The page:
“Omitting the unaccommodating words doesn’t make him a liar or an ass. It makes him a master.” She

pointed at Johnny. “Perhaps you would learn a few things if you would but try to see beyond your own conflict, and see his.”

Johnny’s silence couldn’t disguise the fact that he resented her scolding. It was conveyed in his raised chin and rigid spine.

Xerxadrea continued. “His perception has been transformed by eons of blood. He has worn the fabric of this world for so long it’s threadbare and holds no mysteries for him now. He has mastered the patterns. Whatever moment in time you’re bitterly clinging to and trying to alter . . . it’s merely a thread to him. He can sever it as easily as he can fray it into a hellish and frantic existence for you. Or he can reweave that thread, making those seconds produce an outcome to fit the necessary and inevitable truth he uniquely sees, and it is that truth of which I spoke.”

She gestured to me, and held out her arm. “Take me to him, Persephone. We must speak with him privately, you and I.”


In the scene above, you see the witch Xerxadrea give everyone her opinion of the vampire—and it’s not as unflattering as expected. Seeing the offense Johnny takes to all this tells us more about him, too.

But your supporting cast can't suddenly change their demeanors just so you can inject some info into the story. These characters stay true to who they are: Xerxadrea is authoritative. Johnny’s sense of humor and his dislike of the vampire are both accounted for. Even Persephone, being swept away by this destiny she cannot avoid, is drawn into Xerxadrea’s plan to speak with the vampire.

So look at your supporting cast and consider your scenes. Who do you have available? Who might have a persona that would clash with someone elses? What information would these people have? Who might have a different opinion? Where can these people give information (where meaning in the story, AND where in setting), where can their words and actions make them broader, fuller characters, rather than just set decorations? Go a step further: Who has the motive (not necessarily malicious) and the ability to make things harder for the MC?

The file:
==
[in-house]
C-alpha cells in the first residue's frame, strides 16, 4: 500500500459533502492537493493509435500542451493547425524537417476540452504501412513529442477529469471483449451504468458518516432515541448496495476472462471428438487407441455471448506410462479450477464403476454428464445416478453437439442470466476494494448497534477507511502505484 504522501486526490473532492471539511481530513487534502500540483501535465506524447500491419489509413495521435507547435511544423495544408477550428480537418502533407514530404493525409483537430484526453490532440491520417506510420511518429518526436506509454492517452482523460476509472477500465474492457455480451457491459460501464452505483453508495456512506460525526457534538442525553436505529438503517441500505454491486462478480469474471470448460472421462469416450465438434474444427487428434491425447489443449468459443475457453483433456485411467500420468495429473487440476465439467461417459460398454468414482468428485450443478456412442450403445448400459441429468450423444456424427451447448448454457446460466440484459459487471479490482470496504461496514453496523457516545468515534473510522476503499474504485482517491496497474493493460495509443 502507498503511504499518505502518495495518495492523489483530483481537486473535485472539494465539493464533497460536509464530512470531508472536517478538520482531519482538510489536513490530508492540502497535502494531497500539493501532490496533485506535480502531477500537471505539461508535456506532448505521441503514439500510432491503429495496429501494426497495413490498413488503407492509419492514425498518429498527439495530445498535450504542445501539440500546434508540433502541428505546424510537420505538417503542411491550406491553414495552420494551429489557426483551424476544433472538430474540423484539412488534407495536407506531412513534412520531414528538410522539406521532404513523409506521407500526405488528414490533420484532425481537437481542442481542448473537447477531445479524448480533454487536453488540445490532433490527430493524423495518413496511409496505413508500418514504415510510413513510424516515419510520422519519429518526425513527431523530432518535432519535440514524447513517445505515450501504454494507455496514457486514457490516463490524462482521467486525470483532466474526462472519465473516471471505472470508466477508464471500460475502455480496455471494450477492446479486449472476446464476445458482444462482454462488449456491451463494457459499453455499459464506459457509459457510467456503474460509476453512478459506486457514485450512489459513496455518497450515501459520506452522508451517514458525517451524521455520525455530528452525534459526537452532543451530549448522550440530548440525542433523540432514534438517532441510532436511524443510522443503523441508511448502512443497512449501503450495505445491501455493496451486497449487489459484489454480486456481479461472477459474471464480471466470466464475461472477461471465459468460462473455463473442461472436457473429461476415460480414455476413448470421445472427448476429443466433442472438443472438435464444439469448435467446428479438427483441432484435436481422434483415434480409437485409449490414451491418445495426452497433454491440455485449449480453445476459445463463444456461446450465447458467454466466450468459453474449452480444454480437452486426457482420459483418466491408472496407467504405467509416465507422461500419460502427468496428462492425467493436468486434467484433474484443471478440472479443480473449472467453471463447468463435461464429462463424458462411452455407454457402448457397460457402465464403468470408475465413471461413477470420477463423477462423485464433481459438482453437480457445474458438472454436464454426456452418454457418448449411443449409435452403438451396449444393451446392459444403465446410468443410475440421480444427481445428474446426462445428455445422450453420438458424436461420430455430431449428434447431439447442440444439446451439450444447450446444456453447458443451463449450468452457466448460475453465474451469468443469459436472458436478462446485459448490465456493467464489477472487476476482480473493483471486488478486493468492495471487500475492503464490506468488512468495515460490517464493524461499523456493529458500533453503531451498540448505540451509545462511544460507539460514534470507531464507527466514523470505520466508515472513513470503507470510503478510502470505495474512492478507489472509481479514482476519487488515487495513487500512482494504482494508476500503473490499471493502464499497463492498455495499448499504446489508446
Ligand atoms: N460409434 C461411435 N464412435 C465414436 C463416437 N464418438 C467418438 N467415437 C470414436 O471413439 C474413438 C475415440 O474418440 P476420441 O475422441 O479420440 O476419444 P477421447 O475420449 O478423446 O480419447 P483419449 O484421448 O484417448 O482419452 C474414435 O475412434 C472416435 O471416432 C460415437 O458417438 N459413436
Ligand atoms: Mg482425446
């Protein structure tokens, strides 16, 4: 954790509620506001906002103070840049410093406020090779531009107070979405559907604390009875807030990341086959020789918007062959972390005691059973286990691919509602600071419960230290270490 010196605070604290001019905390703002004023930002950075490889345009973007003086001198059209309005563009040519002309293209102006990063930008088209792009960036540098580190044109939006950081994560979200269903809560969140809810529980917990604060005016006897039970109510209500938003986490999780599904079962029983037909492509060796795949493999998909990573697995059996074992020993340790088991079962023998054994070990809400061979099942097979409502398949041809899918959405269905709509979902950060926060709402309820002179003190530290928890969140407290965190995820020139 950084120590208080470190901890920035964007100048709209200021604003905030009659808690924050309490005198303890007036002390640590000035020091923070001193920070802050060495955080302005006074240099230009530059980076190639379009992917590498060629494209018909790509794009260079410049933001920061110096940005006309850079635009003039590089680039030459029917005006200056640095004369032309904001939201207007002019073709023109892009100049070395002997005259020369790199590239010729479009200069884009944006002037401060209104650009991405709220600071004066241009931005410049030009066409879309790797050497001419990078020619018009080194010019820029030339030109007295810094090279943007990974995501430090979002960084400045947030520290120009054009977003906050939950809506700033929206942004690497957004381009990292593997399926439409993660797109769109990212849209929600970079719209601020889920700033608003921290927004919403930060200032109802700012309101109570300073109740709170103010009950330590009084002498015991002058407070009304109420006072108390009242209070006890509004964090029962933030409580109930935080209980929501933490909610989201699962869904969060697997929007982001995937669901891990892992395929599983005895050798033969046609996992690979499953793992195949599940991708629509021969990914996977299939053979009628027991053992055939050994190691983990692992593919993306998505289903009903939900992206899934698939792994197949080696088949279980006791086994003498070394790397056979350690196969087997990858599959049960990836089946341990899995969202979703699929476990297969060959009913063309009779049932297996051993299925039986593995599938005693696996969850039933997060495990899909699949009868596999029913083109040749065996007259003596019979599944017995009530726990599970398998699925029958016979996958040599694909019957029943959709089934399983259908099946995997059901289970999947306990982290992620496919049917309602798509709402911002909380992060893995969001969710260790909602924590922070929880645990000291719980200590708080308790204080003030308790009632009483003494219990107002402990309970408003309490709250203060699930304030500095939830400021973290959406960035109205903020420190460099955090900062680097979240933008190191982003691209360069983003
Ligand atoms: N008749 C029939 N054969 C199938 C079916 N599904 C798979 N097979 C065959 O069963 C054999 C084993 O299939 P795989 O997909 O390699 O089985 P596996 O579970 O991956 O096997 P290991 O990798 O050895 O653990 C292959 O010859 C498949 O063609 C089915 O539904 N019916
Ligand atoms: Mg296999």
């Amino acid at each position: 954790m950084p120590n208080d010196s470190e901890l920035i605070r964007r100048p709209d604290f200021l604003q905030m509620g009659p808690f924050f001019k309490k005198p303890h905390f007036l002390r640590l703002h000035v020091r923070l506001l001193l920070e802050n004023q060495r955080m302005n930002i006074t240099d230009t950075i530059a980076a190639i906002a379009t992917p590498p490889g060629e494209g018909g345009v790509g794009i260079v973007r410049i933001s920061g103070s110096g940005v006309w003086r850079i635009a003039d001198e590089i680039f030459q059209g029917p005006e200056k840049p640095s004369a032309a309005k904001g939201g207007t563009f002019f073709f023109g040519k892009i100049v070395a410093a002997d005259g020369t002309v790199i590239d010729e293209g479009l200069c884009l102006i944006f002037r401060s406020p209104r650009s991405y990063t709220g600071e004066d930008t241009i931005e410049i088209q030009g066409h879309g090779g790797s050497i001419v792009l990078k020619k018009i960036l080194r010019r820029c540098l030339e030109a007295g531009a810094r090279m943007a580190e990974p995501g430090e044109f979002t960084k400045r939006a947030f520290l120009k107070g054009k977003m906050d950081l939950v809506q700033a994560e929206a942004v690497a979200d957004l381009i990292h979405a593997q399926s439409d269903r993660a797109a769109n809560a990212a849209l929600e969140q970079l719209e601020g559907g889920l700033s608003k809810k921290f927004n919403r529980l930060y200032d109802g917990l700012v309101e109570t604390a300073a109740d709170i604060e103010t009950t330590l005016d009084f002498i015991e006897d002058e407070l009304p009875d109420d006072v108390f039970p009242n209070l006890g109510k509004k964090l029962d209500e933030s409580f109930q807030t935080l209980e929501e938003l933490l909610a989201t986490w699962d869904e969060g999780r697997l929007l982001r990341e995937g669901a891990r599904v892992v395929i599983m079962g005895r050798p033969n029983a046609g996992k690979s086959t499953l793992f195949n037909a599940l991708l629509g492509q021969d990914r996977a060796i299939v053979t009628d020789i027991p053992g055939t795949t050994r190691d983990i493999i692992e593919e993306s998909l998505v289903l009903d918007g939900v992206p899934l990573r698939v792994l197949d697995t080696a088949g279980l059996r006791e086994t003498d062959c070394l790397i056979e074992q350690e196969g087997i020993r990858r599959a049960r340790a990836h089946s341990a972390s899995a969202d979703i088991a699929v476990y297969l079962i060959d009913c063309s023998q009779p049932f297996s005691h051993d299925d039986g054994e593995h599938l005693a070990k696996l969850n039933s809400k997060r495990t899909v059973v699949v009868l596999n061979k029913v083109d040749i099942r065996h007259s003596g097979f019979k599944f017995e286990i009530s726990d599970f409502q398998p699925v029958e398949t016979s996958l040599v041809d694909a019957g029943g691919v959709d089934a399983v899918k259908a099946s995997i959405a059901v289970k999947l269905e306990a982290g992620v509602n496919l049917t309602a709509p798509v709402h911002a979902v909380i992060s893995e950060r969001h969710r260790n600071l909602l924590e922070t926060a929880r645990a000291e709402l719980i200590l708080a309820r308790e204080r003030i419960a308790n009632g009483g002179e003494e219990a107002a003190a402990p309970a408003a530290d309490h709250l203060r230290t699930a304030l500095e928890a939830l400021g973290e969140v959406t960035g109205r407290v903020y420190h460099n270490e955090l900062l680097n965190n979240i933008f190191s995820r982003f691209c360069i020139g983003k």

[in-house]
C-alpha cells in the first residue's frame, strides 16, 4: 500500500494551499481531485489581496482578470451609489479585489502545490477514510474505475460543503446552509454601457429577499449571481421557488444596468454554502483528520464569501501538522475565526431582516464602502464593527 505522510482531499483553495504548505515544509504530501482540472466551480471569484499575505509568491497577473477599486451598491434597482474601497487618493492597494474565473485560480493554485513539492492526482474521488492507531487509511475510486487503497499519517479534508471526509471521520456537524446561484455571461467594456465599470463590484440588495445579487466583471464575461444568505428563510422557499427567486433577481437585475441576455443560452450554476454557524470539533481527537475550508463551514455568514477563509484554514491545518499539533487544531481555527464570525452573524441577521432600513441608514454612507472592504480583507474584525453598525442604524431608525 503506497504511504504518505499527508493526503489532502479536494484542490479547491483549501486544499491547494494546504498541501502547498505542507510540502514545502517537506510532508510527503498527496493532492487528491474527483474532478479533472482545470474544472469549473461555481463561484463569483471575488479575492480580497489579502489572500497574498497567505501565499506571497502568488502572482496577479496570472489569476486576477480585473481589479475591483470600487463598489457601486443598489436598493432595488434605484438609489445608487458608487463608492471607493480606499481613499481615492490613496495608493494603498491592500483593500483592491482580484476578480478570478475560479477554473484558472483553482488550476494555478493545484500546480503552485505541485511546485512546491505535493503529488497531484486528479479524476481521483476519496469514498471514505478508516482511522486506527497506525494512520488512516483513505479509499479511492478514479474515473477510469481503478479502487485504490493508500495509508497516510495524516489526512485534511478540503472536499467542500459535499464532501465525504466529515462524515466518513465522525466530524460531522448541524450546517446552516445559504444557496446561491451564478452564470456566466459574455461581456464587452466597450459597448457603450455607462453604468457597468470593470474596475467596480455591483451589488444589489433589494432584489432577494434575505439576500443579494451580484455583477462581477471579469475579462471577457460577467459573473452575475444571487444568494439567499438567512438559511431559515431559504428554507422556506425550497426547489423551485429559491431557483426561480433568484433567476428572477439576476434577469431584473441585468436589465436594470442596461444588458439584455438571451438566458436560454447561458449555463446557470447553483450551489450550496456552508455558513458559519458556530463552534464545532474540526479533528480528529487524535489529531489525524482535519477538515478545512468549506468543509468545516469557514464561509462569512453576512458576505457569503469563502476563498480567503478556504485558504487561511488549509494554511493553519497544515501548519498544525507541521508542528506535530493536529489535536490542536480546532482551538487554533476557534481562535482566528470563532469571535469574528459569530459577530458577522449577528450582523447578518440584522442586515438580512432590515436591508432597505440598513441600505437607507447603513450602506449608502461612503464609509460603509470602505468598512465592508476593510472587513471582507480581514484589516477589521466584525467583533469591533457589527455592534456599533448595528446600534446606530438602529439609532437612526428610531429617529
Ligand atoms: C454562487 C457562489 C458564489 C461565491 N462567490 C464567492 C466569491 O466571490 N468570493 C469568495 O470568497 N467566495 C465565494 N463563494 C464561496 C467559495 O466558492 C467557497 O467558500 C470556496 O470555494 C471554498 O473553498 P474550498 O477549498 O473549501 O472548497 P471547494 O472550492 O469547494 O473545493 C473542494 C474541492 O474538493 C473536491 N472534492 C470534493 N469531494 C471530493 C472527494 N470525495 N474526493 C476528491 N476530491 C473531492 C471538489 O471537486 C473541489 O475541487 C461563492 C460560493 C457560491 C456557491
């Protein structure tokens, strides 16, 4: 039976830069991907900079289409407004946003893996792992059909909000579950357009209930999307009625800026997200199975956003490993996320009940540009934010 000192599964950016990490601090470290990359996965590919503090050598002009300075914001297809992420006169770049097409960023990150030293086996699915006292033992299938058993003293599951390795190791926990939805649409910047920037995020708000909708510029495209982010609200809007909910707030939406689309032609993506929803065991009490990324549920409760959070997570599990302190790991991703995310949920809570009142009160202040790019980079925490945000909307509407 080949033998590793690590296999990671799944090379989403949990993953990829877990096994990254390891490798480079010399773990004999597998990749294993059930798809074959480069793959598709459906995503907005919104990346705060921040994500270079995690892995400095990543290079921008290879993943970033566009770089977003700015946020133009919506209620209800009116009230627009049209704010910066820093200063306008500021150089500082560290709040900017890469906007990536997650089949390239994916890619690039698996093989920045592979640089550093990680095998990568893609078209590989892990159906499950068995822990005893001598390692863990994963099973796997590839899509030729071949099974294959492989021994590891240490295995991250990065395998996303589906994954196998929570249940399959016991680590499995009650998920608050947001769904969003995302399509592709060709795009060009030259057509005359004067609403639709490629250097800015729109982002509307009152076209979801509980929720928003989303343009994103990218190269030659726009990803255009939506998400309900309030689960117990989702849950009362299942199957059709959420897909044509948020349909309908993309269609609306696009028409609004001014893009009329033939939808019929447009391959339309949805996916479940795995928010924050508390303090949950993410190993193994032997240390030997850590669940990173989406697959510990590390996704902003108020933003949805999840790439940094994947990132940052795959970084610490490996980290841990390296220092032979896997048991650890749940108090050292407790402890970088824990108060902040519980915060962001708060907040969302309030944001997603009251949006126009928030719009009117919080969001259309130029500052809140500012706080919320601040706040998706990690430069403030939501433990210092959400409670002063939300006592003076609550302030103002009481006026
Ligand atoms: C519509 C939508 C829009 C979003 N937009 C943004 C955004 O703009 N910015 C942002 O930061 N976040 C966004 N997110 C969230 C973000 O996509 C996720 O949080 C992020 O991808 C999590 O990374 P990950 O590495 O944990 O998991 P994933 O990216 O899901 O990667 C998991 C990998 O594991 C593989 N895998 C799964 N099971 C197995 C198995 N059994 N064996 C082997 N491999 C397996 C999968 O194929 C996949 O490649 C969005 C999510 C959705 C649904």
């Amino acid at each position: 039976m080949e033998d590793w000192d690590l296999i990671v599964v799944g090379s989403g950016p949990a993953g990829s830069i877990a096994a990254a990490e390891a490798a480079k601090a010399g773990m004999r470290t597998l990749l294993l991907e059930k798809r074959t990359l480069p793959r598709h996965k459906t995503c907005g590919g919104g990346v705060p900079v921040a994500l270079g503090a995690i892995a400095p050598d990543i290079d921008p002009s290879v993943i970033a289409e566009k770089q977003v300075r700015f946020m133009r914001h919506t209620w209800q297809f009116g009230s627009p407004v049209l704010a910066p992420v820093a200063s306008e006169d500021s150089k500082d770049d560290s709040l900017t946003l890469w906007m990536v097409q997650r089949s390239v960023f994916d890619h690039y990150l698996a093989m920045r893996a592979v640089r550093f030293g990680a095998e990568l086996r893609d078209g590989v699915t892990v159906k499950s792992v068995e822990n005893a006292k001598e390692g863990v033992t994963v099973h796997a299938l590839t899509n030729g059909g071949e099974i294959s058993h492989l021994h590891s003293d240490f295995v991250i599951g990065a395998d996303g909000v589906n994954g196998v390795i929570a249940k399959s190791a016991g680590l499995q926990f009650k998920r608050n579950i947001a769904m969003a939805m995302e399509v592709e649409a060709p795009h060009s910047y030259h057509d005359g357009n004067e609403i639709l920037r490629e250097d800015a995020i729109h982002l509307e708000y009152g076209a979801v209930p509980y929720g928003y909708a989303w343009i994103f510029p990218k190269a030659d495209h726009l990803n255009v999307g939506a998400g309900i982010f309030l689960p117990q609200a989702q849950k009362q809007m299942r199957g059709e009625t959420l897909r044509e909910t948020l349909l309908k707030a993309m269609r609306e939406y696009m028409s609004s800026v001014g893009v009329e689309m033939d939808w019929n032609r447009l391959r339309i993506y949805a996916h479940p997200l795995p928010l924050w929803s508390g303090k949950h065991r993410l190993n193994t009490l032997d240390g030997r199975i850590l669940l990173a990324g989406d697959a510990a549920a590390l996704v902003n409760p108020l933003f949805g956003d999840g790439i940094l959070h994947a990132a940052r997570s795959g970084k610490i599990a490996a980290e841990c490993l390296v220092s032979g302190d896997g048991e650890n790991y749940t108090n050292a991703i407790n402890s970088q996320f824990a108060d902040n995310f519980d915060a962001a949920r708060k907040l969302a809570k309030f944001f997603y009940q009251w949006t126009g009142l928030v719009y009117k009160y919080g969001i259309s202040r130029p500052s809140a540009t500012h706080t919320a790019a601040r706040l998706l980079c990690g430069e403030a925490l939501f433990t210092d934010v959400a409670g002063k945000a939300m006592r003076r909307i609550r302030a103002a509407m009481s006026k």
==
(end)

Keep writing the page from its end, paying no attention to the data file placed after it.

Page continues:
Once you've got all that, sit back and rub your hands together and laugh like an evil scientist plotting world domination. That's what I do, anyway.

Linda Robertson is the author of the Persephone Alcmedi series for Pocket Books, featuring a witch struggling with her destiny and aided by the wærewolf rocker Johnny and the master vampire Menessos. The series includes VICIOUS CIRCLE, HALLOWED CIRCLE and the just released FATAL CIRCLE. ARCANE CIRCLE will be released in January 2011.

No stranger to rock-n-roll, Linda was once a lead guitarist in a metal cover band. She holds a cum laude Associates Degree in English, and has also previously been a Art Director for a realty company and a Realtor. Now the stay-home mother of four boys, she juggles her writing time around them and the two big dogs constantly at her feet. Her website is www.wolfsbaneandabsinthe.com

Fatal Circle
Destiny sucks. . . .

There was a time when Persephone Alcmedi thought her life was hard to manage, what with wondering how to make sure she took adequate care of both her grandmother and her foster daughter, Beverley, whether she’d end up in the unwanted position of high priestess of a coven, and whether her wærewolf lover, Johnny, would resist the groupies who hang around his band Lycanthropia.

But that was before the fairies started demanding that Seph’s frightening, unpredictable ally—the ancient vampire Menessos— be destroyed . . . or the world will suffer. Seph and Menessos are magically bonded, but that’s a secret she dares not reveal to her fellow witches lest they be forced to reject her and forbid her use of magic. And, despite the strain this casts on her relationship with Johnny, as a showdown with the fairies nears, she and Menessos badly need the wærewolves as allies.

Life, death, and love are all on the line, but when destiny is calling, it doesn’t help to turn away. With the individual threads of their fates twisted inextricably together, can Seph, Johnny, and Menessos keep the world safe from fairy vengeance?


Anonymous said...

Nicely said. You illustrate this concept really well. It's a difficult POV to write, but I love writing it. Thanks for this it's helpful.

Linda Robertson said...

Thanks Lynn!!

Anonymous said...

Many a true word is spoken in jest..................................................................